The current mission of the battalion begins with the creation, on 20 July 1965, of Committee Group. This unit was activated at Fort Knox with the mission of providing training support to Initial Entry Training Soldiers. On 2 March 1986, Committee Group was re-designated as Training Group. On 2 March 1986, the battalion was placed under the operational control of the 4th Training Brigade. On 30 July 1993, Training Group was re-designated 3d Battalion, 81st Armor Regiment and attached to the 1st Armor Training Brigade.[3]

Distinctive Unit Insignia[edit]

81ArmorRegtDUI.jpg
  • Description

A Gold color metal and enamel device 1 1/8 inches (2.86 cm) in height overall consisting of a shield blazoned: Per fess enhanced Or and Sable, a chevron in point embowed between two fleurs-de-lis Vert and in base a battle-axe and key in saltire of the first. Attached below and to the sides of the shield is a Gold scroll inscribed “SUPERO OMNIA” in Black letters.

  • Symbolism

The gold of the shield is the color for Armor. The fleurs-de-lis symbolize the organization’s Normandy and Northern France campaigns. The chevron “in point embowed” recalls the Battle of the Bulge, the Ardennes-Alsace campaign. The key, occurring frequently in the civic arms of the towns of Rheinprovinz (the province in which the Rhine River crossing was made and the Siegfried line breached), symbolizes the Rhineland campaign. Symbolical of the important successes of this campaign, it allegorically represents the “Key to Victory” in Europe. The battle-axe, a favorite Teutonic weapon and heraldic charge throughout the entire medieval period, signifies the Central Europe campaign.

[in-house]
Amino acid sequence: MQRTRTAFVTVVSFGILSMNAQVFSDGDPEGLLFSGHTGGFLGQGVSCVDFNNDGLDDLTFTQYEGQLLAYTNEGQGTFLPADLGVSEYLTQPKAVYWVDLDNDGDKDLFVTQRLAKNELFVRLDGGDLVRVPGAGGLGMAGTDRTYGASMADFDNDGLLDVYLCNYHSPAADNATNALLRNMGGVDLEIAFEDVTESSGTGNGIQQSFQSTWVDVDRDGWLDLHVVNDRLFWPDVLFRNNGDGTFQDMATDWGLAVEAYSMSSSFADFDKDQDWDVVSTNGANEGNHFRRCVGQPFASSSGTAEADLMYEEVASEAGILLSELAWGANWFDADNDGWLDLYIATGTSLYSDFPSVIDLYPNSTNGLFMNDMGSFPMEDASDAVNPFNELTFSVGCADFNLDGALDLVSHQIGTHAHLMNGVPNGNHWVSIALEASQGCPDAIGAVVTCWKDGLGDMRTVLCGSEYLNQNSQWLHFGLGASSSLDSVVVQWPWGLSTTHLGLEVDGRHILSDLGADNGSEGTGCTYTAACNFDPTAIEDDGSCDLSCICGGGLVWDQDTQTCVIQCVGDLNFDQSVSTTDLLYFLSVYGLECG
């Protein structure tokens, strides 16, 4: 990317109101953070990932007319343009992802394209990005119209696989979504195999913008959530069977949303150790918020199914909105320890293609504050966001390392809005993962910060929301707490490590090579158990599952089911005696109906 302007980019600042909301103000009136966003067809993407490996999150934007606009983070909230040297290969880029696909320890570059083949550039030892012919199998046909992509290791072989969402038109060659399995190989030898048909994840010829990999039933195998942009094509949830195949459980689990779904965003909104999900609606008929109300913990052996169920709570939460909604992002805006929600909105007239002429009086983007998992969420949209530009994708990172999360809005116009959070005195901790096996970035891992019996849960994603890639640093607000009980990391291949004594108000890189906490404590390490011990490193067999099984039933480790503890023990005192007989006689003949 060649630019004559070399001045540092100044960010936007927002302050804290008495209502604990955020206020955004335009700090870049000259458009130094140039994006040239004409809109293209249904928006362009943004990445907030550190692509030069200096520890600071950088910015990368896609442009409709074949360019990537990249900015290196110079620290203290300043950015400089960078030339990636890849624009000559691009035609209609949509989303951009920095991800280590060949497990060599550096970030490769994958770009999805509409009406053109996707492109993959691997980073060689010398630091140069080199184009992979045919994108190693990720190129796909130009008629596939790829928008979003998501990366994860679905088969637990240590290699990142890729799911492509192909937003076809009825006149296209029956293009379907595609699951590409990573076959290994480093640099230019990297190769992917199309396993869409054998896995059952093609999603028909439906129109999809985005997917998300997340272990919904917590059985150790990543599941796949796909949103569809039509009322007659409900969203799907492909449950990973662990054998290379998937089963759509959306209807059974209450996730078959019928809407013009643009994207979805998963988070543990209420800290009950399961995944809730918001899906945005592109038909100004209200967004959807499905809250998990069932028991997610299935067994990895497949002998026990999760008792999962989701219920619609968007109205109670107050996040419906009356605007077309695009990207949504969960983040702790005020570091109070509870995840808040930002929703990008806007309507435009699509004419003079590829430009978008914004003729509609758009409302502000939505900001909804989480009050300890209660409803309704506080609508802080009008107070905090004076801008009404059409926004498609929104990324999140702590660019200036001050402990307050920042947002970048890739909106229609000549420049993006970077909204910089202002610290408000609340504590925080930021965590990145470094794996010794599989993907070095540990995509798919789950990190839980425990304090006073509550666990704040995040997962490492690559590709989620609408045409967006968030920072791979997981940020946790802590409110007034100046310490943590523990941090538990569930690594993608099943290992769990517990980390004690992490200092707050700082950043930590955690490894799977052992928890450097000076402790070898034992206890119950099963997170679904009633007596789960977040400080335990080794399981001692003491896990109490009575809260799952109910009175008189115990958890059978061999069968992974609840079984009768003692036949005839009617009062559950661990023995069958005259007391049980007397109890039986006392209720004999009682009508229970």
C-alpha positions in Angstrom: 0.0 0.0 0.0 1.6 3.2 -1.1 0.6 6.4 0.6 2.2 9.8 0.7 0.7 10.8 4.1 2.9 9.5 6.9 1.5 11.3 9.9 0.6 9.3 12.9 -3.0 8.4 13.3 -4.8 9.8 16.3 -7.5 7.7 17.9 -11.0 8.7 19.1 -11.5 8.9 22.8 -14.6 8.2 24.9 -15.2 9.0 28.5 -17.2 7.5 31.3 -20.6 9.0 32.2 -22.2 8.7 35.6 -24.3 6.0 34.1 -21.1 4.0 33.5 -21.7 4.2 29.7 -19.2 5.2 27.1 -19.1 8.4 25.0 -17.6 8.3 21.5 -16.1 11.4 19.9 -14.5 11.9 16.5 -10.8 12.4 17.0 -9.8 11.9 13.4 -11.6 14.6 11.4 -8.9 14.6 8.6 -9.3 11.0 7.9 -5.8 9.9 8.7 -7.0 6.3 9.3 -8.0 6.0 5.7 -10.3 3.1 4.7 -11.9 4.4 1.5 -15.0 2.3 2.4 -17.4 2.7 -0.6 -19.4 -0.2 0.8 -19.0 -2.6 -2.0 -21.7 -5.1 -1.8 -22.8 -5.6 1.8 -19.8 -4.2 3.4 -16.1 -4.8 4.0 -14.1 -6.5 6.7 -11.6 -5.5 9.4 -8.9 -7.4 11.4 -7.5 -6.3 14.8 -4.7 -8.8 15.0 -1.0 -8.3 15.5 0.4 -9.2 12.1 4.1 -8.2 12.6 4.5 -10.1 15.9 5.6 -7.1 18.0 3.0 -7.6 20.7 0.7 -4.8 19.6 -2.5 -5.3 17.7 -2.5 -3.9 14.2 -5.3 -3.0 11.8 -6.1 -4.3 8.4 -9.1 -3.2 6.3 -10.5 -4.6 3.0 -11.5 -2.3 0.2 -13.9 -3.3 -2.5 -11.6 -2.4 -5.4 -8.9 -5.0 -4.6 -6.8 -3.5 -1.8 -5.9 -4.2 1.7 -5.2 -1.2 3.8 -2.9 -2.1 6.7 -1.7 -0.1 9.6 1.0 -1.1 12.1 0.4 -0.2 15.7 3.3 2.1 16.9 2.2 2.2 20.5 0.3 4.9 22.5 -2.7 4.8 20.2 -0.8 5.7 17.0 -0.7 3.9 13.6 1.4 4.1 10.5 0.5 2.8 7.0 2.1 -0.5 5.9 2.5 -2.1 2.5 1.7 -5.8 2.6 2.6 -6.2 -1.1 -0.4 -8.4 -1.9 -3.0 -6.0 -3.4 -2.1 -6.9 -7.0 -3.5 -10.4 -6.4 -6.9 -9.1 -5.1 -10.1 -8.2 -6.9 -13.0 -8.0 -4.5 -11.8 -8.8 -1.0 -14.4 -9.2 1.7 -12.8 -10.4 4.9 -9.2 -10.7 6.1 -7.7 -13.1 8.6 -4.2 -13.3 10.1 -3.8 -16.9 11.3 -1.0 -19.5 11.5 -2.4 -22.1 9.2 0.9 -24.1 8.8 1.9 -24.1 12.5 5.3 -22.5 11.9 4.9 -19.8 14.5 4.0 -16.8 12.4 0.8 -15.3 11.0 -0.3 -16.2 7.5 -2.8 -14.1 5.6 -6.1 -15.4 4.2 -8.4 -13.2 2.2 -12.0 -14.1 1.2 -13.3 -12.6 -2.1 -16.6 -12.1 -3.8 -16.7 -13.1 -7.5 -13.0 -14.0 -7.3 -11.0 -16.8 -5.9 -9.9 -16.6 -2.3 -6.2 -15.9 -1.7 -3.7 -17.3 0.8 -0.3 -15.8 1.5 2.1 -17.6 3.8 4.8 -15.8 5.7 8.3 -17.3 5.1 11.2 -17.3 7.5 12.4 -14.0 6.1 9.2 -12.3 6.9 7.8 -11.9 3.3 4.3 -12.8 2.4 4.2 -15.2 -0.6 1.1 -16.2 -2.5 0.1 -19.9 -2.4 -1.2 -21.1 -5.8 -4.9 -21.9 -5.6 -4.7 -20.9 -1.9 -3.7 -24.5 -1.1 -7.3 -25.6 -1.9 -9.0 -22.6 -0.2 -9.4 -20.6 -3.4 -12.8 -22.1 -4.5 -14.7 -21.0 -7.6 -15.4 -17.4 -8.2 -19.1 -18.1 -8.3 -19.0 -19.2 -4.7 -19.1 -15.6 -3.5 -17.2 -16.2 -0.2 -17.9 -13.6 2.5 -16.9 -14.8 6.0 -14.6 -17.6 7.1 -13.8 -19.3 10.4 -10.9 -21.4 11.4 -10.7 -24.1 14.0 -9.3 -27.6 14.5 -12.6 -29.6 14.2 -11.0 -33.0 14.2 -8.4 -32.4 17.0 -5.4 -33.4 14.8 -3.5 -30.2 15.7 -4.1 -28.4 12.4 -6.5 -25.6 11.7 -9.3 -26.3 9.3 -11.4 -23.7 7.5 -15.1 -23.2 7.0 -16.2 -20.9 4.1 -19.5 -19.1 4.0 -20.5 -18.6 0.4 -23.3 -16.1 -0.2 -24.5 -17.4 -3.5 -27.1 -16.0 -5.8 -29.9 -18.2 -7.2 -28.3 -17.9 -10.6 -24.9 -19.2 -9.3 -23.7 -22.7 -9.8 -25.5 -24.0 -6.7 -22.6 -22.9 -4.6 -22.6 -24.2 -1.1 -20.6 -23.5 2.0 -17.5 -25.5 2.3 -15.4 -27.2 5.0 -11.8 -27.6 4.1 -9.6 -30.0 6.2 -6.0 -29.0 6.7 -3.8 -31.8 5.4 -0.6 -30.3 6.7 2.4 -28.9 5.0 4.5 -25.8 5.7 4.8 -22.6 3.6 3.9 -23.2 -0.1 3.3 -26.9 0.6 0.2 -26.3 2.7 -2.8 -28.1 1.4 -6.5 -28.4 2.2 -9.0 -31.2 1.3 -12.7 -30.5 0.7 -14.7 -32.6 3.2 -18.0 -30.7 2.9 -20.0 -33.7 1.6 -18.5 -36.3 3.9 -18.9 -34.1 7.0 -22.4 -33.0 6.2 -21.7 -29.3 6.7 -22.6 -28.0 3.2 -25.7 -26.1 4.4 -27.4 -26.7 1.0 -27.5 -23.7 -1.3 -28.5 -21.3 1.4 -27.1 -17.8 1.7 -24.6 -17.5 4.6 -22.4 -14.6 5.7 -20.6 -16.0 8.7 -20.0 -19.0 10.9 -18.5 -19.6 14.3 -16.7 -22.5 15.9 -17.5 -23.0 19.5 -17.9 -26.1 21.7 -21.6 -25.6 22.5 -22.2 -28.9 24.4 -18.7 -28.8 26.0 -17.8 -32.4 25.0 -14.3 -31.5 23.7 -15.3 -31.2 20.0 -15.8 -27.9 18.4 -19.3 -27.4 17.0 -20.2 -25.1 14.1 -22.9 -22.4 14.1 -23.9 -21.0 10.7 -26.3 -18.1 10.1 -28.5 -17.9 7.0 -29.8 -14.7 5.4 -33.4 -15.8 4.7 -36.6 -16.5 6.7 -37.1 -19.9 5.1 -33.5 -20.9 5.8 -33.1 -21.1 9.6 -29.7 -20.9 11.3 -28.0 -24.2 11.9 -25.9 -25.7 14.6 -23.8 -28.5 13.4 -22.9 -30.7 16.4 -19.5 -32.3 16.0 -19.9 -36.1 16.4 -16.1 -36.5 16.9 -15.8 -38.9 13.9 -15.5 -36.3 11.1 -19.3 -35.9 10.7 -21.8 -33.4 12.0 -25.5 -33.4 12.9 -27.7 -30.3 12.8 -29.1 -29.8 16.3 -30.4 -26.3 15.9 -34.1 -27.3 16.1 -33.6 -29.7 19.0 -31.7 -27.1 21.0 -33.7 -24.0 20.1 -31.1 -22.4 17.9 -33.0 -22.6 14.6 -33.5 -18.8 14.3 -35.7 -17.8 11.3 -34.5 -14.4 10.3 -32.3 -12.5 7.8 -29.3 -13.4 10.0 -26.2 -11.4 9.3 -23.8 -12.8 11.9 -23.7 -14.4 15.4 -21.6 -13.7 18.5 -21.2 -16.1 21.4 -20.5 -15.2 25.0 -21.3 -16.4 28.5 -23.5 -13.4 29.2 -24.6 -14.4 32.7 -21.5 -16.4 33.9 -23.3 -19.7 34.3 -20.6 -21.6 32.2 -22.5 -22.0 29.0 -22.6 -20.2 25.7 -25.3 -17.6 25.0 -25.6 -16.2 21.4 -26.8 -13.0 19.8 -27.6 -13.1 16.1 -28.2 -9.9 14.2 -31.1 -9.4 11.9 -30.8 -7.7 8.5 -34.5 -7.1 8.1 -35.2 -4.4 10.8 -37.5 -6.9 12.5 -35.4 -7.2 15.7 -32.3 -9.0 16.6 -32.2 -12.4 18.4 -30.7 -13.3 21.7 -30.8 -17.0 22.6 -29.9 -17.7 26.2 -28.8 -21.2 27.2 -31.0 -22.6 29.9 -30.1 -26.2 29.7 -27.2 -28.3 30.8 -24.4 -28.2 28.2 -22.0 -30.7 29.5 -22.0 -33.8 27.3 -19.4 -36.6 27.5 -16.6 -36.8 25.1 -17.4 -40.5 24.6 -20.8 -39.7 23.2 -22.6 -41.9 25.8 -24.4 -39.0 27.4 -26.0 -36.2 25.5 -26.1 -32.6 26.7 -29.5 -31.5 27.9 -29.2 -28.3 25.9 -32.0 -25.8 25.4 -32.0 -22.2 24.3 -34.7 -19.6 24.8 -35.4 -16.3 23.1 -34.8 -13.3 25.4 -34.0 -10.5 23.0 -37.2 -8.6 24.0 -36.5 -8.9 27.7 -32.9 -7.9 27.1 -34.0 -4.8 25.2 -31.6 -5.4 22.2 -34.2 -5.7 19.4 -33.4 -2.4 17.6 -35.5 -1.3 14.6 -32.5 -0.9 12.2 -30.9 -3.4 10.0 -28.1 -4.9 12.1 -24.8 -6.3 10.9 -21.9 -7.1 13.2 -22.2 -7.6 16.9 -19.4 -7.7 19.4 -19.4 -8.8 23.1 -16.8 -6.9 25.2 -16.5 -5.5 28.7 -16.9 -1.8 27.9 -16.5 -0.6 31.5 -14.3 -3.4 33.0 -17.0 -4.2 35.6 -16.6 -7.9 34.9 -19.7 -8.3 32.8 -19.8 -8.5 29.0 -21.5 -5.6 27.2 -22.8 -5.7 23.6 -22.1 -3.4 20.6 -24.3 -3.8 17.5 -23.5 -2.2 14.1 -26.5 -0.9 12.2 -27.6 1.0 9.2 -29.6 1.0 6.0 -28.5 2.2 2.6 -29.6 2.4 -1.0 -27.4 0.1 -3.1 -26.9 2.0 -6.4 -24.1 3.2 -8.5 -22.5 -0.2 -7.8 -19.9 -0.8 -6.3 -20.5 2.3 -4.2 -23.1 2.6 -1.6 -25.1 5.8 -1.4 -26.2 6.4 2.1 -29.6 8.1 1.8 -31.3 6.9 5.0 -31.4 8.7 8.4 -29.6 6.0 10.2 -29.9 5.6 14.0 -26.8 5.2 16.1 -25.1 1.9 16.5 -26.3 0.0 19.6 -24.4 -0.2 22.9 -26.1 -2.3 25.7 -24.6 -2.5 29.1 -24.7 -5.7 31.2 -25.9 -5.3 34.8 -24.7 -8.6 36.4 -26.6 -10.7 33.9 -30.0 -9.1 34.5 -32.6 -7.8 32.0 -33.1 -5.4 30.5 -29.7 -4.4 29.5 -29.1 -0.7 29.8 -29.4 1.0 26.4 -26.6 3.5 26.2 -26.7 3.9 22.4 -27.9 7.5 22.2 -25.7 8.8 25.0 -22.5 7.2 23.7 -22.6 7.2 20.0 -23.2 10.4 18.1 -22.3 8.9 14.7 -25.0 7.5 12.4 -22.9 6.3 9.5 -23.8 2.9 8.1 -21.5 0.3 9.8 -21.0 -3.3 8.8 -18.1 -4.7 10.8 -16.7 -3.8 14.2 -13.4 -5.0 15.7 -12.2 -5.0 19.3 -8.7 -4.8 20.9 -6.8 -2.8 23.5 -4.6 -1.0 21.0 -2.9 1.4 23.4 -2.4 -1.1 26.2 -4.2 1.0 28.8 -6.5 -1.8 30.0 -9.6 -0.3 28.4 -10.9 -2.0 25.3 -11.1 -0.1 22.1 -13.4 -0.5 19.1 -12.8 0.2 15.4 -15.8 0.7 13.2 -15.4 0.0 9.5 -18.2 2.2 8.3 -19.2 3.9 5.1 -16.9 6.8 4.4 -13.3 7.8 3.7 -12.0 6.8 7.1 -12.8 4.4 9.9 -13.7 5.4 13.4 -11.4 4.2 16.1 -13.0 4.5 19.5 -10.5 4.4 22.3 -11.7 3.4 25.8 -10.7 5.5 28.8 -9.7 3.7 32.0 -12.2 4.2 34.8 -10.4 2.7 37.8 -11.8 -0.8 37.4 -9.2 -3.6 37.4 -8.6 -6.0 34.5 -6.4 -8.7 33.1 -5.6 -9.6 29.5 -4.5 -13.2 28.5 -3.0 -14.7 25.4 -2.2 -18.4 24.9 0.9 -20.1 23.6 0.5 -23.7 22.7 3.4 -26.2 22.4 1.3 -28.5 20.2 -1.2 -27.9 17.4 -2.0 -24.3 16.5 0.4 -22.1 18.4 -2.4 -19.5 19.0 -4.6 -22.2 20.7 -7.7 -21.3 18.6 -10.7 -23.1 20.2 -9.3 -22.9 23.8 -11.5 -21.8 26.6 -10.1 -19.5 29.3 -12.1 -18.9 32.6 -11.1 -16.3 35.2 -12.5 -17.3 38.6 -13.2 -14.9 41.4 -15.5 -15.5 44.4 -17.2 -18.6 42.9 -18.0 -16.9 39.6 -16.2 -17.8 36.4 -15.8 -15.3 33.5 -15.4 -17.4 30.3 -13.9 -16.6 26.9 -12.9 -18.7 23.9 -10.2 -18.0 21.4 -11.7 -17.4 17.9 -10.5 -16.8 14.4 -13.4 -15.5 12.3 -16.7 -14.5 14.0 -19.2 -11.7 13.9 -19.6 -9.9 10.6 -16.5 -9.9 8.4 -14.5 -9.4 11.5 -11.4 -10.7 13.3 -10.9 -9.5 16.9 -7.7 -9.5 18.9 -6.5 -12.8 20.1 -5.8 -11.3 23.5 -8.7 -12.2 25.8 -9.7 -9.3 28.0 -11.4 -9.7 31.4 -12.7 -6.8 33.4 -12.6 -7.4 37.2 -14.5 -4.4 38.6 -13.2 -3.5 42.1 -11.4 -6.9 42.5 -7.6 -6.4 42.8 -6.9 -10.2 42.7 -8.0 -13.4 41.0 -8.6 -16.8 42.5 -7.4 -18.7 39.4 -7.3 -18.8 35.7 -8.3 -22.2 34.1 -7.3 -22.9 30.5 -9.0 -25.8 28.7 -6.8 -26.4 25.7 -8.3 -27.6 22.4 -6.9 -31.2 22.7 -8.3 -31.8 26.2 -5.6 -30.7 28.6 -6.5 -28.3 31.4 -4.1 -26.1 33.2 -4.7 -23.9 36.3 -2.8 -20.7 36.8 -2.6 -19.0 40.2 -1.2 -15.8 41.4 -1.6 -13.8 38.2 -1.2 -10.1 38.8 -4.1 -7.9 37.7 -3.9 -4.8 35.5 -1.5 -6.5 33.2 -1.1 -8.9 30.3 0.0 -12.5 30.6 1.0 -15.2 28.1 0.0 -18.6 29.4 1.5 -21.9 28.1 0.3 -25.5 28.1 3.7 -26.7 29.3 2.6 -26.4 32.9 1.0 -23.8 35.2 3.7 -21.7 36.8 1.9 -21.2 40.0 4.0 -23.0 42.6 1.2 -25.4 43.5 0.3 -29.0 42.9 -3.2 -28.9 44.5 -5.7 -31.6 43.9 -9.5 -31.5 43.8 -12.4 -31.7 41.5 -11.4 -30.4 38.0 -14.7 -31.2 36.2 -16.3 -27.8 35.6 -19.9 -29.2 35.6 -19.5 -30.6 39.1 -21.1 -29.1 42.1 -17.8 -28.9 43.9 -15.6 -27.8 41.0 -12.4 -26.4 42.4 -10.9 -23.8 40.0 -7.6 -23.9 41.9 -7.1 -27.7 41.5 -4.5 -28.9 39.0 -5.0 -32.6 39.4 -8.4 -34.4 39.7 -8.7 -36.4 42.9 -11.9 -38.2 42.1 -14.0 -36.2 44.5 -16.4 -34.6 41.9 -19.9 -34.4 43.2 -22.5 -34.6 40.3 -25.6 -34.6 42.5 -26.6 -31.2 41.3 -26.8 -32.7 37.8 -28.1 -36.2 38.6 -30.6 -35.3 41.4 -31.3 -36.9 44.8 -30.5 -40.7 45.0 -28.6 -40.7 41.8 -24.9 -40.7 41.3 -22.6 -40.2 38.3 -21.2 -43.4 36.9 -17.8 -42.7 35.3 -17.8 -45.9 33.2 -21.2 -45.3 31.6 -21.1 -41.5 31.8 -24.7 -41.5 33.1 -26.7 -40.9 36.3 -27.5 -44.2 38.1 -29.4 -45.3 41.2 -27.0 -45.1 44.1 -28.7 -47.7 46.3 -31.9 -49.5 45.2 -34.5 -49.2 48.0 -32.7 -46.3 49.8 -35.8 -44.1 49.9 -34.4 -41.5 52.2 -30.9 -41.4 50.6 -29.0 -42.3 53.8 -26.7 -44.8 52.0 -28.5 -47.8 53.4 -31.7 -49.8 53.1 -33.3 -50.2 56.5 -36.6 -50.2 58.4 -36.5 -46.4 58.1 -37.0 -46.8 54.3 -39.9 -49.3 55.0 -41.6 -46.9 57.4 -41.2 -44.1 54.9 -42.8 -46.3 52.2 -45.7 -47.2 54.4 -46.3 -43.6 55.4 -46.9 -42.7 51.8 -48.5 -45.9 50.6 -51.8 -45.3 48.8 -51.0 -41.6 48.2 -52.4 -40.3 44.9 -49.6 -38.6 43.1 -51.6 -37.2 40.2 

• Background

The distinctive unit insignia was originally approved for the 81st Medium Tank Battalion on 18 April 1953. It was amended to correct the spelling of the Latin motto on 19 April 1954. The insignia was redesignated for the 81st Armor Regiment on 31 January 1962.

Coat Of Arms[edit]

Blazon[edit]

  • Shield

Per fess enhanced Or and Sable, in chief a chevron in point embowed between two fleurs-de-lis Vert and in base a battle-axe and key in saltire of the first. Crest On a wreath Argent and Vert between two branches of oak Proper a tower Or charged with an escutcheon per pale Tenné and Azure and surmounted with a lion’s head erased Gules. Motto SUPERO OMNIA (To Surpass All).

Symbolism[edit]

  • Shield

The gold of the shield is the color for Armor. The fleurs-de-lis symbolize the organization’s Normandy and Northern France campaigns. The chevron “in point embowed” recalls the Battle of the Bulge, the Ardennes-Alsace campaign. The key, occurring frequently in the civic arms of the towns of Rheinprovinz (the province in which the Rhine River crossing was made and the Siegfried line breached), symbolizes the Rhineland campaign. Symbolical of the important successes of this campaign, it allegorically represents the “Key to Victory” in Europe. The battle-axe, a favorite Teutonic weapon and heraldic charge throughout the entire medieval period, signifies the Central Europe campaign.

  • Crest

The red lion’s head is adapted from the Arms of the Duchy of Luxembourg and the gold tower alludes to the successful accomplishment of the unit’s mission in that area in World War II. The oak leaves symbolize honor, victory and valor and the shield, in the colors of the Luxembourg Croix de Guerre, alludes to the award of that decoration to the 81st Armor.

Background[edit]

The coat of arms was originally approved for the 81st Medium Tank Battalion on 18 April 1953. It was amended to correct the spelling of the Latin motto on 19 April 1954. It was redesignated for the 81st Armor Regiment on 31 January 1962. The insignia was amended to add a crest on 25 November 1964. It was amended to correct the wording in the blazon of the crest on 29 October 1965.

See also[edit]

References[edit]

Requesting additional information for the history of the 2nd Battalion.

 This article incorporates public domain material from the United States Army Institute of Heraldry document "81st Armor Regiment".

External links[edit]